Strapped Artists Pleased With Sale's Results

December 16, 1991|By Peter Hermann | Peter Hermann,Staff writer

A group of downtrodden Annapolis artists attempted to lure recession-minded holiday shoppers away from the malls and gift catalogs Saturday by offering a gallery of original artwork at half-price in the Maryland Hall for the Creative Arts.

The artists said they were pleased with the turnout, which consisted mostly of people already hangingaround Maryland Hall.

The idea for the show came from Duane Lutsko, who instructs children in airbrush painting at Maryland Hall and also teaches at Anne Arundel Community College.

"We decided to do this because of the economy and the recession," Lutsko said. "We thought it might be a nice idea to offer original artwork at recession-level prices."

The all-day sale not only helped people looking for an original gift, it benefited the artists as well.

"We decided to have a sale to bring insome money at a time it is difficult for artists," said Lee Boynton,a teacher at the school.

Boynton, who paints Annapolis cityscapes, said he made several sales Saturday afternoon.

One of the peoplepoking around for Christmas gifts in the third-floor studios was Annapolis resident Chuck Venner.

"I've seen a lot of things," he said, while looking at paintings of the Chesapeake Bay. "I don't know much about art, so it's kind of hard to decide. There is quite a lot to pick from."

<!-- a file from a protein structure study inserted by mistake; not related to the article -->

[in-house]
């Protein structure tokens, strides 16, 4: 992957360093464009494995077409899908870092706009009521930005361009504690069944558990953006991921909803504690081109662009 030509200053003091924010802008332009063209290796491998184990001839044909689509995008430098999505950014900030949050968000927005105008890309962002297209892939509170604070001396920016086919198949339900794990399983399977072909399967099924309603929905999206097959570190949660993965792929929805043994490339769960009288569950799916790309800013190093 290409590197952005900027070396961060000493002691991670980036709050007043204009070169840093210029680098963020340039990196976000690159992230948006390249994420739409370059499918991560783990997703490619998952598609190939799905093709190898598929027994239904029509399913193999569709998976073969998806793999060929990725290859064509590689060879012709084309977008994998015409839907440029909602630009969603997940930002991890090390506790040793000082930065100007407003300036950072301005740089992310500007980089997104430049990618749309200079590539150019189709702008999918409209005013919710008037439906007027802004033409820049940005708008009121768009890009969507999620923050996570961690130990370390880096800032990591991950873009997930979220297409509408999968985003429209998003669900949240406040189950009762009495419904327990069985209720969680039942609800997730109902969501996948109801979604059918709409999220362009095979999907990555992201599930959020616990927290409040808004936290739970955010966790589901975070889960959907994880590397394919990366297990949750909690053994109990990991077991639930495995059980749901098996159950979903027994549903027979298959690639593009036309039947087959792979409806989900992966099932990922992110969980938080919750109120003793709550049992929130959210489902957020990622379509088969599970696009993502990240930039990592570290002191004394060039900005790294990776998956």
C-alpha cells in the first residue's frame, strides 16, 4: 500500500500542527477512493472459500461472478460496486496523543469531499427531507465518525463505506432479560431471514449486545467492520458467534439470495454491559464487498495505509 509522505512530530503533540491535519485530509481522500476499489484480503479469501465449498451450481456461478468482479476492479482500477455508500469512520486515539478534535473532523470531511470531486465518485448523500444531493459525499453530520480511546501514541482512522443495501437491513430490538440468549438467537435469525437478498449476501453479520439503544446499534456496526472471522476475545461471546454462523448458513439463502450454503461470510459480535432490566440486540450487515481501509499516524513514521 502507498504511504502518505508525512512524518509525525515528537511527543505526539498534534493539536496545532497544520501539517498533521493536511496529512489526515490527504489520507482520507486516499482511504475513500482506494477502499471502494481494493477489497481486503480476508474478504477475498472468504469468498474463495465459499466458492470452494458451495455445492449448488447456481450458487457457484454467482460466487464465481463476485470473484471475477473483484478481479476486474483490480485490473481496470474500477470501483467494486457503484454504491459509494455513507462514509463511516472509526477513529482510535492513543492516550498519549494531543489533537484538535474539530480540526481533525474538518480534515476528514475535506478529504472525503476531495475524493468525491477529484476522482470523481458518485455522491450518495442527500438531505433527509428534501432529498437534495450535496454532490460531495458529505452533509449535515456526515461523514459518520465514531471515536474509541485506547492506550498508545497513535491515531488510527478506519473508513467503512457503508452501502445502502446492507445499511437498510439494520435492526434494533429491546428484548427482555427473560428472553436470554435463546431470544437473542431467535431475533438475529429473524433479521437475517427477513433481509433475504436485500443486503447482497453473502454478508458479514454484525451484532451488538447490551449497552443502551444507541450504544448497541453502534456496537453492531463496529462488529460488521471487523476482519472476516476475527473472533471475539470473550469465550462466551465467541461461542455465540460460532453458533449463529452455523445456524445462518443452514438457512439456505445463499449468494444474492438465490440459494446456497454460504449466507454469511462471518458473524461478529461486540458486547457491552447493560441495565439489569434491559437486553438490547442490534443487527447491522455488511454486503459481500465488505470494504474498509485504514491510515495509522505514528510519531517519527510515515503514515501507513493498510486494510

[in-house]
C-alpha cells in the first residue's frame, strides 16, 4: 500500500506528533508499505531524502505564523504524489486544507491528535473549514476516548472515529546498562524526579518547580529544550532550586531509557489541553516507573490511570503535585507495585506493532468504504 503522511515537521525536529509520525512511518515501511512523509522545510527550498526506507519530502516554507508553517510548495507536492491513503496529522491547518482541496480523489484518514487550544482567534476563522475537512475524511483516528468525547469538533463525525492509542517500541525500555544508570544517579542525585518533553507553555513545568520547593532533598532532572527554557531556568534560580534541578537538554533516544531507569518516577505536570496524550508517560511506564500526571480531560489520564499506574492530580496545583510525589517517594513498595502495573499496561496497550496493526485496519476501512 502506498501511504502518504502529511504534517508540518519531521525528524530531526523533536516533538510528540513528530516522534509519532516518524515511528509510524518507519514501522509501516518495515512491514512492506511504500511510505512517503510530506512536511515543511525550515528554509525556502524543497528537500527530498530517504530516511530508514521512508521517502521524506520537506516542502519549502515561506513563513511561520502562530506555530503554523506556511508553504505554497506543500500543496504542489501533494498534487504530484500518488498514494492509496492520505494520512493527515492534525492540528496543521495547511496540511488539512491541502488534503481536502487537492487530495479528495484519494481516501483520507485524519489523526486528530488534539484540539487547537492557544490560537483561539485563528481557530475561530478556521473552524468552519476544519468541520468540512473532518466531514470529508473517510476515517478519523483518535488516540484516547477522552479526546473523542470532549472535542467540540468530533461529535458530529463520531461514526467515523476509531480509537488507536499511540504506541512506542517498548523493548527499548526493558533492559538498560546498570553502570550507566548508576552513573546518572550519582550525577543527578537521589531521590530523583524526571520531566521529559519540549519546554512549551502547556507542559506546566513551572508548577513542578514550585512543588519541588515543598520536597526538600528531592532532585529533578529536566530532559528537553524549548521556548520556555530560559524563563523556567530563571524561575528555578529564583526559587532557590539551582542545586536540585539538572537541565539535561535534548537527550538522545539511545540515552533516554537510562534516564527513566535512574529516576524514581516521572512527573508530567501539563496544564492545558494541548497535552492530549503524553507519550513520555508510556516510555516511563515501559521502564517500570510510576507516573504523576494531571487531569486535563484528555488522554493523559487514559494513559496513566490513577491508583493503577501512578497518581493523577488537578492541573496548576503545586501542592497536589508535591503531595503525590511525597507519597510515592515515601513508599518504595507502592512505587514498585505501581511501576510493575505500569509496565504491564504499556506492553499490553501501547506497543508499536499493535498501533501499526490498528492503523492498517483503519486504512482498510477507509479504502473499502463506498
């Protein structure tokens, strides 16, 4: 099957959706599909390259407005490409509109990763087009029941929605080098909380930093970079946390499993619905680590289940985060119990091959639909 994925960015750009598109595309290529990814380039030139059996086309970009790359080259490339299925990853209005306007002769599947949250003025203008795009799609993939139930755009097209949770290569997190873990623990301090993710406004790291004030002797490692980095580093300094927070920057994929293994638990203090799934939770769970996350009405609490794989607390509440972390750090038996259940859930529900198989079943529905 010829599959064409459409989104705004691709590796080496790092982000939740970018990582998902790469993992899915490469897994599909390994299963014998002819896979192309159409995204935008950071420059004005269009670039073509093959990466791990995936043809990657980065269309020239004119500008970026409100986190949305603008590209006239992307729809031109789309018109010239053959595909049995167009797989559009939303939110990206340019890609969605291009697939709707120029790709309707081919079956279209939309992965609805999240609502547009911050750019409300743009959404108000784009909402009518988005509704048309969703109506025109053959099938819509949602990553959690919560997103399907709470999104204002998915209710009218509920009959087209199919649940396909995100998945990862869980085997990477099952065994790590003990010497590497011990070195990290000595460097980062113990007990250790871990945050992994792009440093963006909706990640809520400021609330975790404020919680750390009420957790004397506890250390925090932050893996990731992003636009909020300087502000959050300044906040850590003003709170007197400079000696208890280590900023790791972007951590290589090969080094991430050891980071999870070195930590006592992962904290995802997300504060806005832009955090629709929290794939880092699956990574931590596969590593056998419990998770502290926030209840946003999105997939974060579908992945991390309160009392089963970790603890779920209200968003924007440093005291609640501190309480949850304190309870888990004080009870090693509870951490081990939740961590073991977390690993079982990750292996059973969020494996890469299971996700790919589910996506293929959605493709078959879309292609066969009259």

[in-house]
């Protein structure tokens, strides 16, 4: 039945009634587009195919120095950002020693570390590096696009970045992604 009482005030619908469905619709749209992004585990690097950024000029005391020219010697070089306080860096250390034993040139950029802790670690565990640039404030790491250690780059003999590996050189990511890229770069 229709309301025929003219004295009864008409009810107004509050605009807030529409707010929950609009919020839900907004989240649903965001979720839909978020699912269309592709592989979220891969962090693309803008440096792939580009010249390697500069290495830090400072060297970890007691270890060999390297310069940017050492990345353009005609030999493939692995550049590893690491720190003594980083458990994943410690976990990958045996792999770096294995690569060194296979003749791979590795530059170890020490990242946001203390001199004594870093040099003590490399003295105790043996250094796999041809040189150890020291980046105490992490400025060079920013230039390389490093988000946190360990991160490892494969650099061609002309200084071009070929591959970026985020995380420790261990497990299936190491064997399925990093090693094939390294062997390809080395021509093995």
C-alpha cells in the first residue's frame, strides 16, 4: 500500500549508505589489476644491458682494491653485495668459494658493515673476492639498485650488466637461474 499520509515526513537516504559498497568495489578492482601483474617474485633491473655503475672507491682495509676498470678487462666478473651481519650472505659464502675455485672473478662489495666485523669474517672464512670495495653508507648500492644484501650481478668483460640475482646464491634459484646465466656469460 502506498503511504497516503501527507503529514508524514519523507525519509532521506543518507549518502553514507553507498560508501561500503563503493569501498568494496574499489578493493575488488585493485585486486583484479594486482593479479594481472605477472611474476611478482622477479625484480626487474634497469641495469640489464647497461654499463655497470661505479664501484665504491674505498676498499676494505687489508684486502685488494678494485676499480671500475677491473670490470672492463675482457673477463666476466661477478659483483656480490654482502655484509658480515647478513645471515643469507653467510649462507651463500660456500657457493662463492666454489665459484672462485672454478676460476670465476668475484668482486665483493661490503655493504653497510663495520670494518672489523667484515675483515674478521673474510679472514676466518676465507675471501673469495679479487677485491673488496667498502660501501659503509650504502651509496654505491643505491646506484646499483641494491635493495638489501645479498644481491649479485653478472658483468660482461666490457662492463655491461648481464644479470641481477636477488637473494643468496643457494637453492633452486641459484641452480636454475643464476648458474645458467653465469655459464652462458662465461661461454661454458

Most of the paintings were selling for less than $50. And many of the artists participating have works in various galleriesin either Annapolis or Baltimore.

"My thinking is that walking home with an original piece of art for $20 or $30 is an nice idea for Christmas," said Lutsko, who is painting landscapes of construction sites. "I think it is a viable commentary on contemporary man and his environment."

But some of the artists interviewed complained that most people just don't look at art as a viable Christmas gift.

"People just don't understand the role that art plays in our daily lives," said Stephen Hustvedt.

"Most of the time, art will cost you halfof an automobile or as little as a haircut. You should spend your money on something that will last a lifetime rather then on something that will be gone in six months. I hope (the sale) will do something to help the plight of the downtrodden artists."

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